Sellers, who denies the misconduct claims, filed the petition in Fulton County Superior Court. The basis of her defense is that City Council violated open meetings laws when firing her and the law used to fire municipal judges is unconstitutional. The latter law became official in 2016 and Sellers’ defense team said it has not yet been challenged in court.
“It is clear that the city has gone to extreme measures to cover up the fact that the vote did not occur in public, as required by statute,” the petition reads. South Fulton’s city attorney has denied any such wrongdoing.
Background | Firing of South Fulton's internet-famous judge to continue
This photo went viral showing the eight African-American women who are leading the City of South Fulton’s law enforcement and municipal court system. They are, front row, left to right: City Solicitor LaDawn Jones, Court Administrator Lakesiya Cofield, Public Defender Viveca R. Famber Powell, Interim Police Chief Sheila Rogers. Back row, left to right: Clerk Kerry Stephens, Chief Judge Tiffany Carter Sellers, Clerk of Court Ramona Howard, Clerk Tiffany Kinslow. (Photo by Reginald Duncan, Cranium Creation)
The reason a TV production company was interested in the suburban city was its unique criminal justice system run entirely by black women. A photo published by the Atlanta Voice in June of Sellers and the seven others went viral online as another example of "black girl magic" — an international hashtag that became a rallying cry for black women.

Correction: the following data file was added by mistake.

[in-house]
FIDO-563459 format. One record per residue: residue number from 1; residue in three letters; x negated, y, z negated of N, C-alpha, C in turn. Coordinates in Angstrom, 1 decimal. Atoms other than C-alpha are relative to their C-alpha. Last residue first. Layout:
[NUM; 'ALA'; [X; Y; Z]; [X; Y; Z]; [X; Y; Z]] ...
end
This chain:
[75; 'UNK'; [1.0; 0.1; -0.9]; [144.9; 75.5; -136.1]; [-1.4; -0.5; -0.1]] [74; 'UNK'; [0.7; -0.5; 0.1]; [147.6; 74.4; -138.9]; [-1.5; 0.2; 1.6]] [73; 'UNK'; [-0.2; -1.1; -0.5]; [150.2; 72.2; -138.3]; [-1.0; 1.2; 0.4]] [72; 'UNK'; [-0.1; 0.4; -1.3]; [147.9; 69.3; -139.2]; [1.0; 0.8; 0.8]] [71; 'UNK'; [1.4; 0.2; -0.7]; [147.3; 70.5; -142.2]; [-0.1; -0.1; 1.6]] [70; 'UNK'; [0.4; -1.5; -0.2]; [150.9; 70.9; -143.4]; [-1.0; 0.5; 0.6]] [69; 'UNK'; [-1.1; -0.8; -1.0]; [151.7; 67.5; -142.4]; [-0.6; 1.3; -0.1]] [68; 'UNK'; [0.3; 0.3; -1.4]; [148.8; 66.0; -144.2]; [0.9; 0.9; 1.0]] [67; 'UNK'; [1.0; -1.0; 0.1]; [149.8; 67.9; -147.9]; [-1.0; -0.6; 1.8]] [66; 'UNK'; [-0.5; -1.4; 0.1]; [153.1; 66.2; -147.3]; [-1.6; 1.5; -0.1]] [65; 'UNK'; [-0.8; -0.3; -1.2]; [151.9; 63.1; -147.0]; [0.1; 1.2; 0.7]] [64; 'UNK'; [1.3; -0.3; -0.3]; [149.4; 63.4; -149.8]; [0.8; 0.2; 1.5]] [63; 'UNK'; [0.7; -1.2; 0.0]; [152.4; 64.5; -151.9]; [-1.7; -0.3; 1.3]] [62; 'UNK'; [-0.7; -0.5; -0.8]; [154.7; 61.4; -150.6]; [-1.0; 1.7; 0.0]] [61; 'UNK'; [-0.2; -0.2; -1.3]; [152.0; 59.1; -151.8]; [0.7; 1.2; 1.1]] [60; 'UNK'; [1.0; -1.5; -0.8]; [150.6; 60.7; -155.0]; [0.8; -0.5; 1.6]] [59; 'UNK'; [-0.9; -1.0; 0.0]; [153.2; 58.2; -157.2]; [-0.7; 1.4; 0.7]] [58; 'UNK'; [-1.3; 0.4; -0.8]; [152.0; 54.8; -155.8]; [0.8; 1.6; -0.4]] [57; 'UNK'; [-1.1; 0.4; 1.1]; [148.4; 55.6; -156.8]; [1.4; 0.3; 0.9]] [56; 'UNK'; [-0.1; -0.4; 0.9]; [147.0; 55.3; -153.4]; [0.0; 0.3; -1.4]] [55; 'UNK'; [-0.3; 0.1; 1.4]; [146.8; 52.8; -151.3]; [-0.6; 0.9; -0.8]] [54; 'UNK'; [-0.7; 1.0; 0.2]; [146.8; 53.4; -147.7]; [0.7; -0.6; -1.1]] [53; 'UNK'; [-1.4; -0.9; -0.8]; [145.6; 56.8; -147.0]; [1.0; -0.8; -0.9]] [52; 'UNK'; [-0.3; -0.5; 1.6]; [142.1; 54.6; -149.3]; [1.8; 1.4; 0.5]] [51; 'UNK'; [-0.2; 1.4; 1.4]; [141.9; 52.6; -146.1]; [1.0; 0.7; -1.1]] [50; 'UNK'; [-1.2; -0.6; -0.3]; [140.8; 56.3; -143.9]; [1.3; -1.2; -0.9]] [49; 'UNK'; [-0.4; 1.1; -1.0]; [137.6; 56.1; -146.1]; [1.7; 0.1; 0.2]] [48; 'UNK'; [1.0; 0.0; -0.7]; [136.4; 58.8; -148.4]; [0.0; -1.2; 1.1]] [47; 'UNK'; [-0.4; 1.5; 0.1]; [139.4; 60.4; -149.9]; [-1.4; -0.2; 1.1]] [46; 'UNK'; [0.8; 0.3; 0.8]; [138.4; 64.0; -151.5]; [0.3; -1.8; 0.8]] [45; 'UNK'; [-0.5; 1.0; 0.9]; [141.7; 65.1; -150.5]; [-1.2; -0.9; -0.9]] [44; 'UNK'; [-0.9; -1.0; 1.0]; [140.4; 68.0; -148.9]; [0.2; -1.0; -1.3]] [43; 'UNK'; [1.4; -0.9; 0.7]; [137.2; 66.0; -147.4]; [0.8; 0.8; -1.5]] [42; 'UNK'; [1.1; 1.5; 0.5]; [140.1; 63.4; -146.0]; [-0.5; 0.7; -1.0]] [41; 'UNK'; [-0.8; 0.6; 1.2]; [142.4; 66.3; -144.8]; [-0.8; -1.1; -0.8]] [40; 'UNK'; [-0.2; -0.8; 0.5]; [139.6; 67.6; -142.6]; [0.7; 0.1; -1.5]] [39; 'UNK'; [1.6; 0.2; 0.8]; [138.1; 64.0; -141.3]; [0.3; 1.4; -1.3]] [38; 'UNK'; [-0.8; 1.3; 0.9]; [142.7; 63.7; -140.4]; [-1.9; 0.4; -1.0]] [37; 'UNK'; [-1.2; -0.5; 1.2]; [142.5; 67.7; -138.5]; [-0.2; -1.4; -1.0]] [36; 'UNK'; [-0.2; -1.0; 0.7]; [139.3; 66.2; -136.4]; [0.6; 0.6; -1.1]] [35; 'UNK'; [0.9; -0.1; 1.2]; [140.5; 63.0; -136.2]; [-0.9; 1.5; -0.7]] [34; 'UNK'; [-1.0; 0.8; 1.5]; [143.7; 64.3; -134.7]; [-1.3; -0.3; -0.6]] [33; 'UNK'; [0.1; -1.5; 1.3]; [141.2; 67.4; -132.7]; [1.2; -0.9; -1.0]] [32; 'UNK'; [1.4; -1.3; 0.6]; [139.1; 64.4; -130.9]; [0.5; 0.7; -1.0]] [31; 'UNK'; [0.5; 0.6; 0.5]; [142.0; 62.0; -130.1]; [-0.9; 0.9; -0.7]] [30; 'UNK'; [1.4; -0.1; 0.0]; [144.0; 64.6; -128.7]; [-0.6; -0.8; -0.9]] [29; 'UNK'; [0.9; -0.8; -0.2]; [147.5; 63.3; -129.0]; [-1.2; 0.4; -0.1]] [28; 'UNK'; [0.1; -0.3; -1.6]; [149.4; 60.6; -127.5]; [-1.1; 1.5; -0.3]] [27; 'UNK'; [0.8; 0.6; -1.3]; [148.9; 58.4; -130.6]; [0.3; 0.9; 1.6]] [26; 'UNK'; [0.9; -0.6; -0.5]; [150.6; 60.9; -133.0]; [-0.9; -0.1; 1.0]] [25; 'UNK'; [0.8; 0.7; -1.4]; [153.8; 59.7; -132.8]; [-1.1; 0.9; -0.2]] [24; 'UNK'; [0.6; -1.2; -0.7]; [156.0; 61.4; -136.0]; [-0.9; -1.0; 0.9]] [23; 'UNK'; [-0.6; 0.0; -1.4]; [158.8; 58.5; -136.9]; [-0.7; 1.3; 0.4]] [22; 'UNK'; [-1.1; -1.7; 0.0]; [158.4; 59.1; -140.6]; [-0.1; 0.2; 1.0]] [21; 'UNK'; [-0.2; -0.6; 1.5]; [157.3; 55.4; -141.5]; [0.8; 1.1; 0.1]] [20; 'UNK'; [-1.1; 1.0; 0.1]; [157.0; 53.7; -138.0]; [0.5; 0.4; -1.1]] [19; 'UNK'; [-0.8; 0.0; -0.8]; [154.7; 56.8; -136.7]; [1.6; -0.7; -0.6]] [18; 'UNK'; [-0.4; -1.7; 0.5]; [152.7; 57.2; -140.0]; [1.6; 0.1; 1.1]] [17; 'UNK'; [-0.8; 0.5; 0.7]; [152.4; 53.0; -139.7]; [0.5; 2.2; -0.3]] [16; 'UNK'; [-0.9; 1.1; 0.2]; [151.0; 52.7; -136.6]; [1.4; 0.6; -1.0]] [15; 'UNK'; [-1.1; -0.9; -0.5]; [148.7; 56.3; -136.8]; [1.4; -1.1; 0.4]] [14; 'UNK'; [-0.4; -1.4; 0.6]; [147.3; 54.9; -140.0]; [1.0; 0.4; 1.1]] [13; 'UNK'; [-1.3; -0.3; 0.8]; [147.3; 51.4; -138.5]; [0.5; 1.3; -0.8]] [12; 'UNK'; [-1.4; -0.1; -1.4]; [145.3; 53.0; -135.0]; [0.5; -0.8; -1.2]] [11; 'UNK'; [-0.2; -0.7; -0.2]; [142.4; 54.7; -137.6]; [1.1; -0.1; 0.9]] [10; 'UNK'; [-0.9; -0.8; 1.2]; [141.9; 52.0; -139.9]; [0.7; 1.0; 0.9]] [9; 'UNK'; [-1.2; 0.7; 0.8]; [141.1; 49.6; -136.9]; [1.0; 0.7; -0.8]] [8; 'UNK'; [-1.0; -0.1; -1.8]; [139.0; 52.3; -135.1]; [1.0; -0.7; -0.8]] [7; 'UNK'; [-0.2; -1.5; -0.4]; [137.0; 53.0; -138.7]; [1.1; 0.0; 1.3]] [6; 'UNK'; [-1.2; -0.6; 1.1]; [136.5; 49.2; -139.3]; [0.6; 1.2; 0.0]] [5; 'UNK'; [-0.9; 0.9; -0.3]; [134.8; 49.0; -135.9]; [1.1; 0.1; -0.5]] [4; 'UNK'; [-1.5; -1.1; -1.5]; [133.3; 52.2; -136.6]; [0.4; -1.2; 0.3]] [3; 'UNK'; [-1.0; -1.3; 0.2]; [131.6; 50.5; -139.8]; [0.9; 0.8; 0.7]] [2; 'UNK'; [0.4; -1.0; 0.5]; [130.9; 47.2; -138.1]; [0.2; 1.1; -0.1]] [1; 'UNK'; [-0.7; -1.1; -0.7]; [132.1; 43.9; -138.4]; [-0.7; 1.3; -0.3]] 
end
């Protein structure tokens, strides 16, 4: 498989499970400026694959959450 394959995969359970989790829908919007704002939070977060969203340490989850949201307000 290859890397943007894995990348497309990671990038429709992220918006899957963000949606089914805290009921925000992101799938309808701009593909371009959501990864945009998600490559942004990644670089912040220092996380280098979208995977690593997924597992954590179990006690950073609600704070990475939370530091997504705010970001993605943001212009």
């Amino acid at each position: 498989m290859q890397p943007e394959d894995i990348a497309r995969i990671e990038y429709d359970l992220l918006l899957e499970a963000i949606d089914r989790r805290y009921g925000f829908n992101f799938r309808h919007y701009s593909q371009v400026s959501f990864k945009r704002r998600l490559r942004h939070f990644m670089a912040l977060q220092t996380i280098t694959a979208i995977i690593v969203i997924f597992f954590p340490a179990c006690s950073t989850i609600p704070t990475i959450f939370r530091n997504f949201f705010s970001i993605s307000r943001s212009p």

Now, only half the women remain, with two citing Sellers as their reason for leaving the court, which handles traffic violations and low-level offenses.
Background | South Fulton wants to fire internet-famous judge, claims misconduct
Even though six of the seven council members voted to fire her, Sellers wants to be fully reinstated to her $135,000-a-year position.
The City Council voted unanimously Tuesday night to hire two judges, according to the meeting’s minutes, to fill in while the situation with Sellers gets worked out.
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